The Young Authors Greenhouse kicked off a fundraising drive Friday morning with a star-studded benefit concert and breakfast.
On hand were My Morning Jacket’s Jim James and seminal author Dave Eggers. James performed, as did a rad collection of Louisville-connected musicians like Teddy Abrams, 1200, Scott Carney, Tyrone Cotton, Carter Wood Sartor and Rachel Grimes.
Before the music got started, Young Authors Executive Director Jeannette Bahouth addressed the crowd to explain the nonprofit’s mission — “To inspire students ages 6 to 18 to grow their imaginations through writing, to see minds open and pencils move,” she said.
While the musicians on stage were an impressive collection, the crowd was more impressed by the songwriters who joined them to perform four original songs — 15 students who have spent the year in creative writing classes offered by Young Authors Greenhouse.
For the last week, those students have been working with the aforementioned musicians to create original songs based on the students’ poems. Four new bands came out of the arrangement, each consisted of three or four students and two music professionals.
James addressed the crowd after they got a chance to hear some of those songs.
“We’ve been working with (the students) for the last week on these songs, we’d been in our own small group,” said James. “But then yesterday, I heard everybody else’s songs, and it was unbelievable. I couldn’t believe how good each song was. I was like, is this really as good as I think it is? And it’s like, yeah, it’s really that good.”
Between songs, Eggers interviewed the students, asking in-depth questions about the process, addressing central themes in their work, the practice of revision, and what it was like to collaborate. After one song, “Hope is Currently Untitled,” Eggers asked the students of the band The Daydreamers why hope was an important theme in their music.
Thirteen-year-old Jayda Gist-White had a simple answer, which was no less heartfelt for its brevity.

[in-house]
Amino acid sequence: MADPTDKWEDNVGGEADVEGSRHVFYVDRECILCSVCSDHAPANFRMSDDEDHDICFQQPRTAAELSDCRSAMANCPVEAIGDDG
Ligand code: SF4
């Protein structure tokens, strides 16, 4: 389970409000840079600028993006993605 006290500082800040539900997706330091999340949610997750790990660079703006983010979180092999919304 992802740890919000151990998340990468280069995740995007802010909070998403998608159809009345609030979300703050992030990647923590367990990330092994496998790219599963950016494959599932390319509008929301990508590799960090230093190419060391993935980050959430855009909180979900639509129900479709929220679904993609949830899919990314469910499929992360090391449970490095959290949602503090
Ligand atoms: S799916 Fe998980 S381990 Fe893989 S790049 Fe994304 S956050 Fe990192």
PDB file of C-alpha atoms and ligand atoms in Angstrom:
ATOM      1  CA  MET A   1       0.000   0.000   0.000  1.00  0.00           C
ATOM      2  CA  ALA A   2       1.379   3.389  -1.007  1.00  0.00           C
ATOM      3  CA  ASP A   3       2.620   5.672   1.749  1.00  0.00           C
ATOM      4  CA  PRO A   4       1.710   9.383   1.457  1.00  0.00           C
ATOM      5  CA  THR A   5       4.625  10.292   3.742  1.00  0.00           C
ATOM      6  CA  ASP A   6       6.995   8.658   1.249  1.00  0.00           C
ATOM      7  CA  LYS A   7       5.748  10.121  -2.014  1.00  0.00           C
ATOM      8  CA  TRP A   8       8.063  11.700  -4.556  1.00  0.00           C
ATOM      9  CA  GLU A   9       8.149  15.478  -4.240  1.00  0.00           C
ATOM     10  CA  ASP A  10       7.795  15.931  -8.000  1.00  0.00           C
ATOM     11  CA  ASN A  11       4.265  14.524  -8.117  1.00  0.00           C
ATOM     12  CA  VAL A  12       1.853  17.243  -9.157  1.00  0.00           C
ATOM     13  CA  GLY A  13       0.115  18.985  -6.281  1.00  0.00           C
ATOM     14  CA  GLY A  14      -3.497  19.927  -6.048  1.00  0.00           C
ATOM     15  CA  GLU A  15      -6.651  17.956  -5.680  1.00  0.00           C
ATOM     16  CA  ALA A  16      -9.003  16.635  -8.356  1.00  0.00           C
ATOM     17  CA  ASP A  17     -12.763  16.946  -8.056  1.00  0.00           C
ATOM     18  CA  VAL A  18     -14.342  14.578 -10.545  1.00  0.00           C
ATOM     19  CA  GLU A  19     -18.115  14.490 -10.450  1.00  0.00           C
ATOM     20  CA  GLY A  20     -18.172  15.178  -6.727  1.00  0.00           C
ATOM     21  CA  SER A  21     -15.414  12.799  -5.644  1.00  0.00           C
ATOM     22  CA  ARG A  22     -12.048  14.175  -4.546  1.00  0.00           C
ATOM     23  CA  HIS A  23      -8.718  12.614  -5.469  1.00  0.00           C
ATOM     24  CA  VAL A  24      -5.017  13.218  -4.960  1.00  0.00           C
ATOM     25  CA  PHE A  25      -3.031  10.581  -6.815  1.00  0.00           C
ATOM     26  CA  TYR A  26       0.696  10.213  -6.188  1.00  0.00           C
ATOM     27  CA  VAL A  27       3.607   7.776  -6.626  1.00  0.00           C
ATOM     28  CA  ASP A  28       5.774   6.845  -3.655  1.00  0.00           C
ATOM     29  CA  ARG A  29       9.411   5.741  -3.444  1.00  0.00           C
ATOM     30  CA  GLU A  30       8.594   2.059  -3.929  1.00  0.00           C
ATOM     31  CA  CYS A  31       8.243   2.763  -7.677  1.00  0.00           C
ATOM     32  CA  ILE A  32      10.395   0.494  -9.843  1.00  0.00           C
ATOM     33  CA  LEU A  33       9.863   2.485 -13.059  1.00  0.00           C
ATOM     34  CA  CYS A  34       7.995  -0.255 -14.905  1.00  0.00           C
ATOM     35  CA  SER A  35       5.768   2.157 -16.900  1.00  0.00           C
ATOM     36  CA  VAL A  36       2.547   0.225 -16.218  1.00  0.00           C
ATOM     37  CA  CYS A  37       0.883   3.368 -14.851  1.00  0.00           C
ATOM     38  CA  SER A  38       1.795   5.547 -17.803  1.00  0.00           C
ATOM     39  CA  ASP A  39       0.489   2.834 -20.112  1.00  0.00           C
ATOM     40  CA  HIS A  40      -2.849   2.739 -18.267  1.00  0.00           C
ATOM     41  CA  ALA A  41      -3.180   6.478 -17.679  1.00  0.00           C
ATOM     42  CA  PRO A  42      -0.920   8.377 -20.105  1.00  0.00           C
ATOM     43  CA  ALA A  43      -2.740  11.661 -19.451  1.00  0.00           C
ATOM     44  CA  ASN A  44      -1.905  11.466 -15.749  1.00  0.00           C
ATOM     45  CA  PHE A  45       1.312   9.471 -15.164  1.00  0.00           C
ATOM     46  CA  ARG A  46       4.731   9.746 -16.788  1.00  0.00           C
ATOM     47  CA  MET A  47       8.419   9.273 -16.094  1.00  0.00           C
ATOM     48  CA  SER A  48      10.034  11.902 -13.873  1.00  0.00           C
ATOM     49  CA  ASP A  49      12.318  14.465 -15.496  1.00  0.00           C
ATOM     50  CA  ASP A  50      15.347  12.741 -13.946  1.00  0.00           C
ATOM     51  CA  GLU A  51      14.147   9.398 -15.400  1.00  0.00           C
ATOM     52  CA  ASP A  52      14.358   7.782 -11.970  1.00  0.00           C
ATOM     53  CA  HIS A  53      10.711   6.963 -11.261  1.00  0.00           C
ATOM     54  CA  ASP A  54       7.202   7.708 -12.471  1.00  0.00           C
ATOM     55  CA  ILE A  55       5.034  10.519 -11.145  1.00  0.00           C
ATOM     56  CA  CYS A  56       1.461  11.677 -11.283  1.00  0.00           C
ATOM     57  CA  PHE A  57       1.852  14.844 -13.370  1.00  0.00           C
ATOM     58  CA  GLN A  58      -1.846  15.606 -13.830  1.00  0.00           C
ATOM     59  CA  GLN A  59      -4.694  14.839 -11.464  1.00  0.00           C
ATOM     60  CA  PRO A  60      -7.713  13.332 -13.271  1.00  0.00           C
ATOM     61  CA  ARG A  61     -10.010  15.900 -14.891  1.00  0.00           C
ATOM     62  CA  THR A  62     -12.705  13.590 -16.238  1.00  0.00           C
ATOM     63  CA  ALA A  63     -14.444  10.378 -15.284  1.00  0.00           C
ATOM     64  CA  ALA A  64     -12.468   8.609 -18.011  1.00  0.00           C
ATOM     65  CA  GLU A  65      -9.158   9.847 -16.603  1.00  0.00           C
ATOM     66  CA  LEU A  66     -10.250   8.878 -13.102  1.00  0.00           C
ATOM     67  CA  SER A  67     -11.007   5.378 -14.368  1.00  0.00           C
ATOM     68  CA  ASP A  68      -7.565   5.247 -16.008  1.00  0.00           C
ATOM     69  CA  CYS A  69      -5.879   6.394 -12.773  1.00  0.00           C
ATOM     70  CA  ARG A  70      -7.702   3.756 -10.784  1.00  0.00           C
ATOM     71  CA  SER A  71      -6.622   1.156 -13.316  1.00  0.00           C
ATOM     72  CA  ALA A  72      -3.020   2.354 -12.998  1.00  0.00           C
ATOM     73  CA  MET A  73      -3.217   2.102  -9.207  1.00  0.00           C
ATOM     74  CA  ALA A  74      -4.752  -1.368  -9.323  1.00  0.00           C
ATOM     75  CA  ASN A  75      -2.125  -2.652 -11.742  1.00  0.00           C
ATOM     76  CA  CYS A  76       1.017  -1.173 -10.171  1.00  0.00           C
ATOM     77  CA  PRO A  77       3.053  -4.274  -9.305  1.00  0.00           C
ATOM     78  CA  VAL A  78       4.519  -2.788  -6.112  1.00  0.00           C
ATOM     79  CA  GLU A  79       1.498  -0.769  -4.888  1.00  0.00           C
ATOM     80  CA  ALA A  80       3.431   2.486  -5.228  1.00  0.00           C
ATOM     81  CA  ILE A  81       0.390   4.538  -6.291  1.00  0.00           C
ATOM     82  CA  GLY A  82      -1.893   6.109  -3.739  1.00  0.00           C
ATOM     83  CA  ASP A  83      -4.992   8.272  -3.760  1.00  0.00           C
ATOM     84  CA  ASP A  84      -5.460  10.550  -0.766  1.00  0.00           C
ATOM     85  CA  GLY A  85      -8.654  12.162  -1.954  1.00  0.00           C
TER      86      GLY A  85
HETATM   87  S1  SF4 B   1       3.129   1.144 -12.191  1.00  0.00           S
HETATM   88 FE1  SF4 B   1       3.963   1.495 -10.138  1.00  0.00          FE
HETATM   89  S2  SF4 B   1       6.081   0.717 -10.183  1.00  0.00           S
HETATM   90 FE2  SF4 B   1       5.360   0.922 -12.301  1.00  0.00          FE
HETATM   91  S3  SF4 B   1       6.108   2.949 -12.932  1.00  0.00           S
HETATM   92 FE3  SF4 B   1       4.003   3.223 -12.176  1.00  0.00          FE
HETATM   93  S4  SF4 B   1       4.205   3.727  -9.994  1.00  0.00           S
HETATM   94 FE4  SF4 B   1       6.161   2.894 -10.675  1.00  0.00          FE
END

“Because hope is change,” she said.
The songs addressed a variety of subjects — from philosophical musings on the nature of hope to a snapshot of the heartbreak one feels when a friendship disintegrates. No definite plans have been made for recording and releasing the songs, but reps from SonaBLAST! Records were on hand, and they seemed to like what they were hearing.
While Young Authors already has been working with students, the program is in the process of renovating their new home in Portland’s Anchor Building. Friday’s event was part of an effort to raise the funds needed to realize Young Authors’ vision for the space.
And it sounds like it’s going to be quite a space.
The author spoke to the crowd about the genesis of 826, which had in flagship chapter in San Francisco. Looking for a location to house that first program, 826 found a space that came with some strings attached.
“The building was zoned for retail, so they made us sell something in the front of the building,” said Eggers. “That’s why we came up with pirate supplies.”
Portland’s Young Authors won’t be provisioning pirates, but they’ll have an eccentric and art-centric shop in front, as Bahouth outlined when she addressed the crowd.
“Half the store is an underwater sea monster research center, and the other half is an airship emporium,” she said.
In fact, when the fundraiser’s attendees entered the Anchor, art installations of driftwood, clouds, seaweed and a ladder to the sky hinted at the quirk in store for the retail space, which will front for Young Authors, offering whimsical wares created by locals.
That local connection is vital to the program, explained Eggers.
“The Young Authors Greenhouse will be part of a national network that supports each other anyway they can, but everything is homegrown,” he said. “The staff is always local, all the ideas are always local, all the volunteers are local.”
Located in the center of the tables were items Bahouth said offered a taste of the kinds of stuff that will be available in the store. Those items reflected the dual theme of the retail space.
Vials emblazoned with the title “Sky Writing” offered a variety of messages, single lines written by the students, each tucked away with some tiny clouds in a glass vial with instructions printed on the sides: “Uses: Dream Inspiration.” The similarly sized “Message in a Bottle” also included lines of student-sourced poetry and had more down-to-earth functions: “Communication and Buoyancy Experiments.”
Prints of some of the students’ poems were also available, created by Louisville-based artist Brad Vetter.
If you’re excited to see a program that will offer real help to residents while adding a distinctive retail concept to Portland’s rejuvenation, follow the instructions Jim James gave the audience before the event ended.
“Get involved,” he said. “It’s amazing working with these students and, you know, if you don’t have the time to get involved but you’ve got some money, send some money. Because we can use it to build this place out.”